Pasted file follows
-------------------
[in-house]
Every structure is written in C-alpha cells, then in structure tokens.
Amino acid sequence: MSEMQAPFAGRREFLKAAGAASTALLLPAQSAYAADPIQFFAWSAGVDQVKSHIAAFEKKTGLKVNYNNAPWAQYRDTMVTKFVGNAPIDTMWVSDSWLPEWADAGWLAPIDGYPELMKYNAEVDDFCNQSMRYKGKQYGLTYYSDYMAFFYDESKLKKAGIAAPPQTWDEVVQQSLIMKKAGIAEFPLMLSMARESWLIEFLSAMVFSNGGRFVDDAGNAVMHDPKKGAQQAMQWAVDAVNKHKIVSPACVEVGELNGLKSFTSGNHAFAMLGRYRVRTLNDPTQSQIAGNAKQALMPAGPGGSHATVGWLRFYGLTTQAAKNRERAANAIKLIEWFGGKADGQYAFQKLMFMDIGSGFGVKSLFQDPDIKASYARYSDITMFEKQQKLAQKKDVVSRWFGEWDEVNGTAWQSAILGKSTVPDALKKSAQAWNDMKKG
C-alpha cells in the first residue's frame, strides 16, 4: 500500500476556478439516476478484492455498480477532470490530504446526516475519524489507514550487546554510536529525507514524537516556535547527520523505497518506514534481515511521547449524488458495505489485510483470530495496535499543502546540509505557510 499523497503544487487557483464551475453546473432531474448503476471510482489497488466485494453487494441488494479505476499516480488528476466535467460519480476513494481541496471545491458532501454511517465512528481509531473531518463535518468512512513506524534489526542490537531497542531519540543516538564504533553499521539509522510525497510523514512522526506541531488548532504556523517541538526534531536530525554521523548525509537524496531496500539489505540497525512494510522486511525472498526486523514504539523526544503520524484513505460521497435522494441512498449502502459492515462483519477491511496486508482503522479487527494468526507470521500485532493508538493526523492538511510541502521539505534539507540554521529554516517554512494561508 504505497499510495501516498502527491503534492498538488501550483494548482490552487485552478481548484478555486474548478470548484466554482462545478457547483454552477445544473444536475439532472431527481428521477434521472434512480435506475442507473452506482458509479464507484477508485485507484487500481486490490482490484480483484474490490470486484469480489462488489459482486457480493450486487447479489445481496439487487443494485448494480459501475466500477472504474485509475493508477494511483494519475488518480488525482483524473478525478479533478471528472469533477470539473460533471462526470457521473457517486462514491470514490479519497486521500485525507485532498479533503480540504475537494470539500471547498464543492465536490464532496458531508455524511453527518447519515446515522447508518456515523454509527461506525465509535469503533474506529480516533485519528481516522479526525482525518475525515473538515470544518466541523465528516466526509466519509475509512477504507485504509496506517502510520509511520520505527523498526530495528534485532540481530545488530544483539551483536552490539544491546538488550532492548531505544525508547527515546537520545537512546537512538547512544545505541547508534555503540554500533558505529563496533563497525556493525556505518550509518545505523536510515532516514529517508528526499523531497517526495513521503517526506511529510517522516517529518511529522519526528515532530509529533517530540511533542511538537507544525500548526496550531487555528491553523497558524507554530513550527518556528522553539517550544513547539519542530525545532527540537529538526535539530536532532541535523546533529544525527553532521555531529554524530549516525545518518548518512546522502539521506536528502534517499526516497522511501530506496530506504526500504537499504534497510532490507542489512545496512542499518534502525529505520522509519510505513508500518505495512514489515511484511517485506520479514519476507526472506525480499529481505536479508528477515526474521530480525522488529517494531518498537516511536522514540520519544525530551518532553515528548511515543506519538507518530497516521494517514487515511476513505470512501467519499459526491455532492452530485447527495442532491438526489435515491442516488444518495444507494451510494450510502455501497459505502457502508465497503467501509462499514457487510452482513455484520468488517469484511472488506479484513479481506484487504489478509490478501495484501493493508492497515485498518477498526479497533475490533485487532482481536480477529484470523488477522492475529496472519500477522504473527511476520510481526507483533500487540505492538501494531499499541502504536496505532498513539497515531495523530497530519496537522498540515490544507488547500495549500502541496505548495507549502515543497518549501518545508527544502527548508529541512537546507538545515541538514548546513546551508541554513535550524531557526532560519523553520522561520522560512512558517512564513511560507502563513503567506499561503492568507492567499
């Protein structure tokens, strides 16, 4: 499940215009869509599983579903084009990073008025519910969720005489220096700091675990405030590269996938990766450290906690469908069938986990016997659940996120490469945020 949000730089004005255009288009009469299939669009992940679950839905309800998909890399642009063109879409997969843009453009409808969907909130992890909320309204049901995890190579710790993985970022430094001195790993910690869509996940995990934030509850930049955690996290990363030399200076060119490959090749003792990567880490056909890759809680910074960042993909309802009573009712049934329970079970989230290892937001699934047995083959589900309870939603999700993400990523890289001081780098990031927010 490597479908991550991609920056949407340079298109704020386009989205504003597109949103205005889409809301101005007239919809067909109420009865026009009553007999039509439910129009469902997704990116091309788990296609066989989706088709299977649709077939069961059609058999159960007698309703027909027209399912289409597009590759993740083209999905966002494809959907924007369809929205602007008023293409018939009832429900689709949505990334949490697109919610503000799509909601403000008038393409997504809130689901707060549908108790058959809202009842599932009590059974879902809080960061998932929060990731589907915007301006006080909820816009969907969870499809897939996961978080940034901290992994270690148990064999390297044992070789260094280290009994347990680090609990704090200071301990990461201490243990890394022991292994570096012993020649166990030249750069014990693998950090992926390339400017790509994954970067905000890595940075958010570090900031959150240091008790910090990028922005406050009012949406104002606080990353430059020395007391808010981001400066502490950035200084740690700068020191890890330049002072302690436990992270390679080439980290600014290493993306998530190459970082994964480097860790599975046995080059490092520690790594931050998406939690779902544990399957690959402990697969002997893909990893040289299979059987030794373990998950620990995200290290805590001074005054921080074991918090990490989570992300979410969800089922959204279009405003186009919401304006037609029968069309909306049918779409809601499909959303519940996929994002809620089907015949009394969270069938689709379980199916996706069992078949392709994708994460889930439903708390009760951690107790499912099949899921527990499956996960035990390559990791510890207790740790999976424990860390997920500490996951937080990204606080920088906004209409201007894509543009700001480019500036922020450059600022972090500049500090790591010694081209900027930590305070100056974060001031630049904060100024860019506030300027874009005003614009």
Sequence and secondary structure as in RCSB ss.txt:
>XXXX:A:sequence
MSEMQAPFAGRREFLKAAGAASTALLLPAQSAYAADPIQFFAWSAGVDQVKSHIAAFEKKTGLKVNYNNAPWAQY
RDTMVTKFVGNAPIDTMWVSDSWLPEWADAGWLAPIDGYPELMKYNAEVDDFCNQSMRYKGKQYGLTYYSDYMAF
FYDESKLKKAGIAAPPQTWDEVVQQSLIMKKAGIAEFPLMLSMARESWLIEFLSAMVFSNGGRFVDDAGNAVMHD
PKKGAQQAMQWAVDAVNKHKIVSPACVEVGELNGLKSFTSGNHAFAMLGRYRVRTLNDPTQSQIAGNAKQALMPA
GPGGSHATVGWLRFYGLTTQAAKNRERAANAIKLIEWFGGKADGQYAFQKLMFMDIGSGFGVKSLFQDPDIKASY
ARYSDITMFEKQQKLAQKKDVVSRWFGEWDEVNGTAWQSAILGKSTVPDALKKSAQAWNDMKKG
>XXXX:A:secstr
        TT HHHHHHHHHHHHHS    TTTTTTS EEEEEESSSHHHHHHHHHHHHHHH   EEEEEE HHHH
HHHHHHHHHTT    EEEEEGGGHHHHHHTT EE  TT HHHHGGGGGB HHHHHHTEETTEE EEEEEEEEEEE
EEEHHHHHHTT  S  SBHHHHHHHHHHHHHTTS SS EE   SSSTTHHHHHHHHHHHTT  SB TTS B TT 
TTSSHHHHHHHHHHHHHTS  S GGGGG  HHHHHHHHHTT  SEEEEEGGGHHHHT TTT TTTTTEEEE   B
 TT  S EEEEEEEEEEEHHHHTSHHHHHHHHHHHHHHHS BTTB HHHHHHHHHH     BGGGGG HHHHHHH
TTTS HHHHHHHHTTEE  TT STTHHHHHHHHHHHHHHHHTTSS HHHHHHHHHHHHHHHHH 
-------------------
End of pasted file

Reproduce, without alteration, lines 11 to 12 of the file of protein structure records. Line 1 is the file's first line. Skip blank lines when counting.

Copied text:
PKKGAQQAMQWAVDAVNKHKIVSPACVEVGELNGLKSFTSGNHAFAMLGRYRVRTLNDPTQSQIAGNAKQALMPA
GPGGSHATVGWLRFYGLTTQAAKNRERAANAIKLIEWFGGKADGQYAFQKLMFMDIGSGFGVKSLFQDPDIKASY